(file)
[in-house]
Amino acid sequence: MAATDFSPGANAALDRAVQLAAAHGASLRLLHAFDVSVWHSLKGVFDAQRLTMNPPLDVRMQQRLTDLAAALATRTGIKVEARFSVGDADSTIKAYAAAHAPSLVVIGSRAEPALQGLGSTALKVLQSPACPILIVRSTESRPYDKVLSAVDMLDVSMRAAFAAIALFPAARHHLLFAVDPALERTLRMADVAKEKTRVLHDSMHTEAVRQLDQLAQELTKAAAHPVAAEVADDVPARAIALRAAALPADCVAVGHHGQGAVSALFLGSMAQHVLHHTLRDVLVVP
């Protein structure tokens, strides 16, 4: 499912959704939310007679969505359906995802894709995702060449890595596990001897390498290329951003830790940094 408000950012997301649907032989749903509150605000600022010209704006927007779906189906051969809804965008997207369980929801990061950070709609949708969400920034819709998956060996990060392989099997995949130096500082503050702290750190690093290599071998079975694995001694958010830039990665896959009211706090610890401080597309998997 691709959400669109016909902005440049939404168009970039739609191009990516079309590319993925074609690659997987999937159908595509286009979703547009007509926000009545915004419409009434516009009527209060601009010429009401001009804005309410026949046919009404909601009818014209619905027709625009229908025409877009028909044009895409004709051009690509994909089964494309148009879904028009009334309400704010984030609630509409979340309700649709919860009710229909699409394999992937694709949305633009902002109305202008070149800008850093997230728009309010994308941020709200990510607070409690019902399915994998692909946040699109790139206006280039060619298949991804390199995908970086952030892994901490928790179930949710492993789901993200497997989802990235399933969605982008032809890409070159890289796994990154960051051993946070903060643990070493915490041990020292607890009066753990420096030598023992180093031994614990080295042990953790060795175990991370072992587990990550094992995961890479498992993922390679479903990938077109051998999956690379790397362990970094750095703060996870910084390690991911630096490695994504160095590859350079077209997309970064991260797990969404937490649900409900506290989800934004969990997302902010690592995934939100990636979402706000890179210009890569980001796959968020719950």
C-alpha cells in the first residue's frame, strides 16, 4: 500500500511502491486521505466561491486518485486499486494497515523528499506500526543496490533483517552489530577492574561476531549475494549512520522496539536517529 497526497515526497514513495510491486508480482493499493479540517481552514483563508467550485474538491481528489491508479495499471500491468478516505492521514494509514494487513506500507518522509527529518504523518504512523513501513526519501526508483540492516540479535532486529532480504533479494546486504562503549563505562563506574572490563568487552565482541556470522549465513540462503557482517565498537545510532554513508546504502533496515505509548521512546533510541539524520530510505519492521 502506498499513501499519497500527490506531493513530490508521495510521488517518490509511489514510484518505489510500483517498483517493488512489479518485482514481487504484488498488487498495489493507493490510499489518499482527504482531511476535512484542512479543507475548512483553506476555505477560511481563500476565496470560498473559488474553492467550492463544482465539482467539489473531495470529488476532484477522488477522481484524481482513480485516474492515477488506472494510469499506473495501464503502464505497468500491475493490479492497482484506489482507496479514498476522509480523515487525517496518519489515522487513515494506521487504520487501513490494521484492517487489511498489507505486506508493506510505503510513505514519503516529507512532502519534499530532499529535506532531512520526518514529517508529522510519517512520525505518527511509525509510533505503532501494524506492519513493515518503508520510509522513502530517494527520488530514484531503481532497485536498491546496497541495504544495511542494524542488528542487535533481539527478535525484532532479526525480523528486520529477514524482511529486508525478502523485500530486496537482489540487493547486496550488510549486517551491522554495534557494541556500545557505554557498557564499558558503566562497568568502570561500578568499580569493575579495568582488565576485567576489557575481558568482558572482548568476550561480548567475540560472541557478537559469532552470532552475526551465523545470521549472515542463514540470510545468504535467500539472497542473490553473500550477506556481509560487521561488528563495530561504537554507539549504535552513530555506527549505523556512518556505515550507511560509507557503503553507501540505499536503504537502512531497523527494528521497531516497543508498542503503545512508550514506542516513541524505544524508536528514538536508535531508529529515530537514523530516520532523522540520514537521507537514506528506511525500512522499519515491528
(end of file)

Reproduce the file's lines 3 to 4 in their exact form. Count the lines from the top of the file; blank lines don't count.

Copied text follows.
């Protein structure tokens, strides 16, 4: 499912959704939310007679969505359906995802894709995702060449890595596990001897390498290329951003830790940094 408000950012997301649907032989749903509150605000600022010209704006927007779906189906051969809804965008997207369980929801990061950070709609949708969400920034819709998956060996990060392989099997995949130096500082503050702290750190690093290599071998079975694995001694958010830039990665896959009211706090610890401080597309998997 691709959400669109016909902005440049939404168009970039739609191009990516079309590319993925074609690659997987999937159908595509286009979703547009007509926000009545915004419409009434516009009527209060601009010429009401001009804005309410026949046919009404909601009818014209619905027709625009229908025409877009028909044009895409004709051009690509994909089964494309148009879904028009009334309400704010984030609630509409979340309700649709919860009710229909699409394999992937694709949305633009902002109305202008070149800008850093997230728009309010994308941020709200990510607070409690019902399915994998692909946040699109790139206006280039060619298949991804390199995908970086952030892994901490928790179930949710492993789901993200497997989802990235399933969605982008032809890409070159890289796994990154960051051993946070903060643990070493915490041990020292607890009066753990420096030598023992180093031994614990080295042990953790060795175990991370072992587990990550094992995961890479498992993922390679479903990938077109051998999956690379790397362990970094750095703060996870910084390690991911630096490695994504160095590859350079077209997309970064991260797990969404937490649900409900506290989800934004969990997302902010690592995934939100990636979402706000890179210009890569980001796959968020719950």
C-alpha cells in the first residue's frame, strides 16, 4: 500500500511502491486521505466561491486518485486499486494497515523528499506500526543496490533483517552489530577492574561476531549475494549512520522496539536517529 497526497515526497514513495510491486508480482493499493479540517481552514483563508467550485474538491481528489491508479495499471500491468478516505492521514494509514494487513506500507518522509527529518504523518504512523513501513526519501526508483540492516540479535532486529532480504533479494546486504562503549563505562563506574572490563568487552565482541556470522549465513540462503557482517565498537545510532554513508546504502533496515505509548521512546533510541539524520530510505519492521 502506498499513501499519497500527490506531493513530490508521495510521488517518490509511489514510484518505489510500483517498483517493488512489479518485482514481487504484488498488487498495489493507493490510499489518499482527504482531511476535512484542512479543507475548512483553506476555505477560511481563500476565496470560498473559488474553492467550492463544482465539482467539489473531495470529488476532484477522488477522481484524481482513480485516474492515477488506472494510469499506473495501464503502464505497468500491475493490479492497482484506489482507496479514498476522509480523515487525517496518519489515522487513515494506521487504520487501513490494521484492517487489511498489507505486506508493506510505503510513505514519503516529507512532502519534499530532499529535506532531512520526518514529517508529522510519517512520525505518527511509525509510533505503532501494524506492519513493515518503508520510509522513502530517494527520488530514484531503481532497485536498491546496497541495504544495511542494524542488528542487535533481539527478535525484532532479526525480523528486520529477514524482511529486508525478502523485500530486496537482489540487493547486496550488510549486517551491522554495534557494541556500545557505554557498557564499558558503566562497568568502570561500578568499580569493575579495568582488565576485567576489557575481558568482558572482548568476550561480548567475540560472541557478537559469532552470532552475526551465523545470521549472515542463514540470510545468504535467500539472497542473490553473500550477506556481509560487521561488528563495530561504537554507539549504535552513530555506527549505523556512518556505515550507511560509507557503503553507501540505499536503504537502512531497523527494528521497531516497543508498542503503545512508550514506542516513541524505544524508536528514538536508535531508529529515530537514523530516520532523522540520514537521507537514506528506511525500512522499519515491528